Obviously, there’s the Atlantis connection to Aquaman, but there are some more specific links, too. Atlantis: The Lost Continent kicks off with a fisherman (rather than a lighthouse keeper) finding a woman who turns out to be a member of Atlantean royalty. Her king is also planning to conquer the world, and his people have created a heat ray weapon meant to help in this plot. But while the movie does depict the destruction of Atlantis as falling into the ocean, there’s no implication that the kingdom continued as an aquatic civilization but rather the survivors spread to other parts of the world instead.
Fans of Toshiro Mifune samurai movies might have recognized the look Willem Dafoe is going for in Aquaman. As Vulko, the actor literally intended to pay homage to the Japanese film icon with his appearance and mentorship role. Wan explained the inspiration to Fandango:
“There was a part of me that wanted to have a Miyagi/Daniel-san moment in the movie where he’s training him on the beach, basically. The only thing he’s not doing is the crane kick. For me, anyway, what makes origin stories and origin superhero stories really fun is just watching the training sequences. Watching how they become who they are, and that is a sequence in the movie where his mentor, played by Willem Dafoe, Vulko, trains the boy. How to potentially use the trident. When Willem and I spoke very early on, we always saw him as an old-school samurai warrior, like an Obi-Wan Kenobi training Luke Skywalker. That was the influence, and Willem is such a big fan of Toshiro Mifune. He’s modeling himself after Toshiro Mifune in all the classic Kurosawa films, even down to the way Willem looks in the movie. His hair is pulled back into a bun like a samurai warrior, and his sword’s behind his back.”
It’s funny that Wan mentions both Mr. Miyagi in The Karate Kid and Obi-Wan Kenobi in Star Wars since both roles were themselves so influenced by Mifune characters that the actor himself was up for both parts and lost out on the former (for not being lovable enough) and turned down the latter (he thought it would cheapen the samurai image). Maybe if he’d been alive today, he could have been offered the Vulko gig, too. Instead, Dafoe gets to show the world what only theatergoers who saw him in 2009’s Idiot Savant could enjoy before: what he’d look like as a samurai.
For the influence, I suggest a look back to one of Mifune’s less-famous collaborations with filmmaker Akira Kurosawa: Sanjuro. This sequel to Yojimbo (where, even more than Vulko, his character is playing people against each other) is a lighter more humorous film compared to the others (a la Aquaman compared to other DCEU efforts) and is the only one I can think of where Mifune has a sort of mentoring role. In a way, his scruffy and cynical ronin is more Aquaman than Vulko, but that just makes this samurai masterpiece all the more fitting a recommendation.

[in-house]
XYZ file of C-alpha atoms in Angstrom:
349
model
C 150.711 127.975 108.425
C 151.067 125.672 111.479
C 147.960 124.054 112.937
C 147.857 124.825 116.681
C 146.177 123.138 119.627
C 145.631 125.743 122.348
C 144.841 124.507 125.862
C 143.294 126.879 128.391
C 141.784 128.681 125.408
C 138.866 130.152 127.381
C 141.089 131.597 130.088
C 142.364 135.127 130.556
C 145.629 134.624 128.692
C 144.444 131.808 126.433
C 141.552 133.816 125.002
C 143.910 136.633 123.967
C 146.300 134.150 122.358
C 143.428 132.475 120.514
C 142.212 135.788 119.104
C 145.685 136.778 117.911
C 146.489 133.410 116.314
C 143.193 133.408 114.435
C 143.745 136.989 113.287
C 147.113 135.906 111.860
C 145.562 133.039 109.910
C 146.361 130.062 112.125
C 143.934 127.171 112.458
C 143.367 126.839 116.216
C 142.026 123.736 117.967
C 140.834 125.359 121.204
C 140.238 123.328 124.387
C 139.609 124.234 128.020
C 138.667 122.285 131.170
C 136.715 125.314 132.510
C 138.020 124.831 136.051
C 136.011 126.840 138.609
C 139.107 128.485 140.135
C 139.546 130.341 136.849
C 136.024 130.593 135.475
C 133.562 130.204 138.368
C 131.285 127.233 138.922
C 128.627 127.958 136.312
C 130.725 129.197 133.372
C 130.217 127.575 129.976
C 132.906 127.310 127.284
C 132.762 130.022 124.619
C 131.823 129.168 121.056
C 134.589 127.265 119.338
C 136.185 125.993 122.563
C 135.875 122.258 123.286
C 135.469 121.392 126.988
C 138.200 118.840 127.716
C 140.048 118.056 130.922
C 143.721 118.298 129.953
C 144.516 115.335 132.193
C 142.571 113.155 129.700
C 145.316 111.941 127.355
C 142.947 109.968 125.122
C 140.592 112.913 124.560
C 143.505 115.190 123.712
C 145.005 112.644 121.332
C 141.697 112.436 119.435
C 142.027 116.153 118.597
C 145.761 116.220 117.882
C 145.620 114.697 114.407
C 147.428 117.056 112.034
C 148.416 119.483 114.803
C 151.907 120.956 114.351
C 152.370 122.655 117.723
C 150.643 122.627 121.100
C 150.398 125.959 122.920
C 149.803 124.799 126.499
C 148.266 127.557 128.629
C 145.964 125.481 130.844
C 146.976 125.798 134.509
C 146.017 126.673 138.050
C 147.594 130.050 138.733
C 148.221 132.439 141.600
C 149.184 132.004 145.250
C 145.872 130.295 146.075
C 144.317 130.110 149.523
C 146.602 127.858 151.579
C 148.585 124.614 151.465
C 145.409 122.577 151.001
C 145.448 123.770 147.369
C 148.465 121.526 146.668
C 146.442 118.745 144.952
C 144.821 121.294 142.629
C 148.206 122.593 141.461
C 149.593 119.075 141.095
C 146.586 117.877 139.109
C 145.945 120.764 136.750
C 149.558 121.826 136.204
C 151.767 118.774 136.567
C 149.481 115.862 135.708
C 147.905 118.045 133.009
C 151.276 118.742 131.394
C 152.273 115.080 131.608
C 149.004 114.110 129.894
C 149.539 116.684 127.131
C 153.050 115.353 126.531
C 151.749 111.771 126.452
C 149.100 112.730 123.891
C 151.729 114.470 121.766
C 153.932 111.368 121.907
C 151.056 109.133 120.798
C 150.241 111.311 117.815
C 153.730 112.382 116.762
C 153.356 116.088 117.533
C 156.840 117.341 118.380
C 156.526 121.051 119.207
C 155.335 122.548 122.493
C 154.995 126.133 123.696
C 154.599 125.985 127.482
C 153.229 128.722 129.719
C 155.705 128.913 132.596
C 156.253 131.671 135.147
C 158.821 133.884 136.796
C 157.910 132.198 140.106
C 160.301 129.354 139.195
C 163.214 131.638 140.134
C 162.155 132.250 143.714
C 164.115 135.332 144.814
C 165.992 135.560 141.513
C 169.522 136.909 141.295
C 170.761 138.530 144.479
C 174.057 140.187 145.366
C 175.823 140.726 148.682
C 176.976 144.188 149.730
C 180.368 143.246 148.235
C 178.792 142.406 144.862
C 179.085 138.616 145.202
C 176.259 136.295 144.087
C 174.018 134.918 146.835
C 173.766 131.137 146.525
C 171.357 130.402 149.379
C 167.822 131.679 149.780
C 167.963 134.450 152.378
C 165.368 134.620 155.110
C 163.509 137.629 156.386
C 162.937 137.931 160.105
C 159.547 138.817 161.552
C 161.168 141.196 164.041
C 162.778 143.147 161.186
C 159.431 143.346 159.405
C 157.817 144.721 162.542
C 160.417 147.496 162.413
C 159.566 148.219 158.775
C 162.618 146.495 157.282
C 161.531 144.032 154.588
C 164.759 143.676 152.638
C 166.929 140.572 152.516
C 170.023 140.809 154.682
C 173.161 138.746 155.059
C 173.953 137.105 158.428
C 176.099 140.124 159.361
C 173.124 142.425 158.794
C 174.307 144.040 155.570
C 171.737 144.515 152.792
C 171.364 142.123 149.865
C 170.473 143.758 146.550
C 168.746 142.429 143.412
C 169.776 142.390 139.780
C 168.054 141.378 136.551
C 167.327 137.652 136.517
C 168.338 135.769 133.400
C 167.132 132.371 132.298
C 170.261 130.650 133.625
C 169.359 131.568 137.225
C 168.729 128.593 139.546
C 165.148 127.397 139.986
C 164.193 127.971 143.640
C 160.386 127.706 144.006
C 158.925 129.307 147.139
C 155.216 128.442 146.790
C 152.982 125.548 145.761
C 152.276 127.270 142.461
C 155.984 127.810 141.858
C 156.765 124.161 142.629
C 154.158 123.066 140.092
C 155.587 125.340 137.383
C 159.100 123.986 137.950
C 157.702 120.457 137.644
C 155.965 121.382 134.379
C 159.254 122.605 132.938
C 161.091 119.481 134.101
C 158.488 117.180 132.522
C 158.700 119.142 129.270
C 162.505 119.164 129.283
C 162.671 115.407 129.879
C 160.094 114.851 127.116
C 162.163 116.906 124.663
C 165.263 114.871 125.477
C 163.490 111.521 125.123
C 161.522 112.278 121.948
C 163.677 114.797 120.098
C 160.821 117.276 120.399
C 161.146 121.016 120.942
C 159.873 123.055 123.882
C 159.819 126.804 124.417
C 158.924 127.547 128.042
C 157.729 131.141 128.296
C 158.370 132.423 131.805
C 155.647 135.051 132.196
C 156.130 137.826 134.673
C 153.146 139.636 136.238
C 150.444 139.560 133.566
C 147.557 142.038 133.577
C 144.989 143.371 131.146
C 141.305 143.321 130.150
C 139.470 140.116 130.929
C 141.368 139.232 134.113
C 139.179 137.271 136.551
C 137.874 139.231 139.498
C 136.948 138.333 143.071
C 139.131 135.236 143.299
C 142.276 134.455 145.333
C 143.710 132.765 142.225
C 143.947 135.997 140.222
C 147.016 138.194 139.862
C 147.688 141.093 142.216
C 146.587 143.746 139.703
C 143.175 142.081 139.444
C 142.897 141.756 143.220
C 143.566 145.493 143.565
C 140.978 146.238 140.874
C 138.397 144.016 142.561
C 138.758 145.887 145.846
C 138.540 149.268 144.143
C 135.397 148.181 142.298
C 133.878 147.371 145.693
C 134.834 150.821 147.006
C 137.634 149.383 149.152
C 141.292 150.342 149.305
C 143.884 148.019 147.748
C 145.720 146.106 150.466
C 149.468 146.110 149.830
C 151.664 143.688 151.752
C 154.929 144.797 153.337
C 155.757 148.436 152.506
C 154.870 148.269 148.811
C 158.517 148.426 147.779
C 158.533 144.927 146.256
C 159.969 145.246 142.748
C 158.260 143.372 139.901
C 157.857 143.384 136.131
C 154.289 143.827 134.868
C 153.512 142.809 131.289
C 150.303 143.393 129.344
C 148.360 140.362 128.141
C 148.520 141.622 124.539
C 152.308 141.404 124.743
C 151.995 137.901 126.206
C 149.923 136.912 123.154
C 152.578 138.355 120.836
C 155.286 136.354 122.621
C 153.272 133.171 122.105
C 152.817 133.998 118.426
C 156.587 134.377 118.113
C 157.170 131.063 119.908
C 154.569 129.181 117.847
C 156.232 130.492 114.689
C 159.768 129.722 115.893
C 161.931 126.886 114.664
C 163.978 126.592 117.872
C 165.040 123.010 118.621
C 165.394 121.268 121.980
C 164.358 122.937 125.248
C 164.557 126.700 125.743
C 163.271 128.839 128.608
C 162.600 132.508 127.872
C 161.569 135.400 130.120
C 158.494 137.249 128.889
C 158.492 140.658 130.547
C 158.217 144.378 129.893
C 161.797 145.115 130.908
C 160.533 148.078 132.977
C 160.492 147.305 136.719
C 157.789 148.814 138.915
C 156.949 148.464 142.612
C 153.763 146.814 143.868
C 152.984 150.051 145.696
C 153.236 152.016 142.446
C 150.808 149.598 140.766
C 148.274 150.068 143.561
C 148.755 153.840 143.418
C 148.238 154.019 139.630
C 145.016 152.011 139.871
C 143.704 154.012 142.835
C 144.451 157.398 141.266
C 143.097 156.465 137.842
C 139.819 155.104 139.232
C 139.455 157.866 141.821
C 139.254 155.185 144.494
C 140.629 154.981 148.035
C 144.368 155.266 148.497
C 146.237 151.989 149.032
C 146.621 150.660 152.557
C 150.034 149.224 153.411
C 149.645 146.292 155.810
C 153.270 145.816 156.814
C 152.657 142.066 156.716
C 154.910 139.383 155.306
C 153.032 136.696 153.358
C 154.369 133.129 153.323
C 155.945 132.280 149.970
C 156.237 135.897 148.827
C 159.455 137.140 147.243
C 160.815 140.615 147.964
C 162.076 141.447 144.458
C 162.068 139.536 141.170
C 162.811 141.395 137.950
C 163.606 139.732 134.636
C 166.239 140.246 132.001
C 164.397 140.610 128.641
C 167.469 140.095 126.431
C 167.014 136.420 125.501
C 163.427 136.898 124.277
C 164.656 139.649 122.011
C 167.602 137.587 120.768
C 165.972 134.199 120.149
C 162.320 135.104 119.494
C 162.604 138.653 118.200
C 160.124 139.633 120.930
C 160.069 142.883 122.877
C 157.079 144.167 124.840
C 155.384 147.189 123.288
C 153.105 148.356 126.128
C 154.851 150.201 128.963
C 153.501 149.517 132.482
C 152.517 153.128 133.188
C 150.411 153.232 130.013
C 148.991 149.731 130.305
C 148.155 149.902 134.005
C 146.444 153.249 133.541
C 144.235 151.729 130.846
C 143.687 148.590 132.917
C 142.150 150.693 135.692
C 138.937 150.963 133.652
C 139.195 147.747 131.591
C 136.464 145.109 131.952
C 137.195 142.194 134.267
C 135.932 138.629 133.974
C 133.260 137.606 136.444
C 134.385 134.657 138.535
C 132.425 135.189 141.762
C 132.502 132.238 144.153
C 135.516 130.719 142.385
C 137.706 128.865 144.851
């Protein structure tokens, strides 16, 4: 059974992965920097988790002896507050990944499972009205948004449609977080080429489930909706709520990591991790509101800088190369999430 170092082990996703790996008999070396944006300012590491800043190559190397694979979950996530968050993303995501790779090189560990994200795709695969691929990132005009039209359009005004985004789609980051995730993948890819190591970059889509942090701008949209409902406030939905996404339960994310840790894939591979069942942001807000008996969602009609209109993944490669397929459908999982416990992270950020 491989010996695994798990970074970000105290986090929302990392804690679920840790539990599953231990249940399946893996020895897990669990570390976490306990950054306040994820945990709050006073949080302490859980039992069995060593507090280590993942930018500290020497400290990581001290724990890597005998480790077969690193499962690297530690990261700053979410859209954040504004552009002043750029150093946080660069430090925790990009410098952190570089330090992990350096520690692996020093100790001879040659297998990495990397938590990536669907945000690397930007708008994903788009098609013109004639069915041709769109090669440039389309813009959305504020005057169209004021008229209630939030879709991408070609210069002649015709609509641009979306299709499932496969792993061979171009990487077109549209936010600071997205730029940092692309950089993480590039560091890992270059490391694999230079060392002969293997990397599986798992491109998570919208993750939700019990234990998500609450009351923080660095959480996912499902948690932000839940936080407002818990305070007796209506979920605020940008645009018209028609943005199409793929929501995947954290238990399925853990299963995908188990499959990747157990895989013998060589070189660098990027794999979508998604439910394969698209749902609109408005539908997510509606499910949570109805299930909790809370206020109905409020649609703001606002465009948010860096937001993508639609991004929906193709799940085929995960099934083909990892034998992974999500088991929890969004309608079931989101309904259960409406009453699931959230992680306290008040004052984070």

Three and a half years since the release of Avengers: Age of Ultron, another superhero movie pays homage to Pinocchio. Now it’s DC’s turn, but it’s not necessarily Walt Disney’s animated feature (which I recommended then) being referenced. There’s no corporate motive for that to be the case. Aquaman (Jason Momoa) does acknowledge that he got his idea to hide in a whale from a movie, not a book, and for the sake of synergy perhaps he means New Line’s creepy live-action version from the ’90s starring Jonathan Taylor-Thomas. But I can’t recommend that, and anyway it’s a sea monster not a whale in that movie.
Instead (and while we wait to see if Warner Bros. ever gets its planned live-action version from Robert Downey Jr. in gear), here’s another adaptation from 1971. Not to be confused with the X-rated Pinocchio movie from the same year, this is another animated feature, the first properly and faithfully produced adaptation of its kind from Italy (as opposed to the famously unfinished 1936 film). The cartoonish main character isn’t nearly as visually appealing as Disney’s, but the rest of the design, particularly the backdrops, is beautiful. The movie (at least via the English dub) also calls the creature a sea monster and it looks more giant fish than whale, but that is how it’s supposed to be per Collodi’s story, a “terrible dogfish.”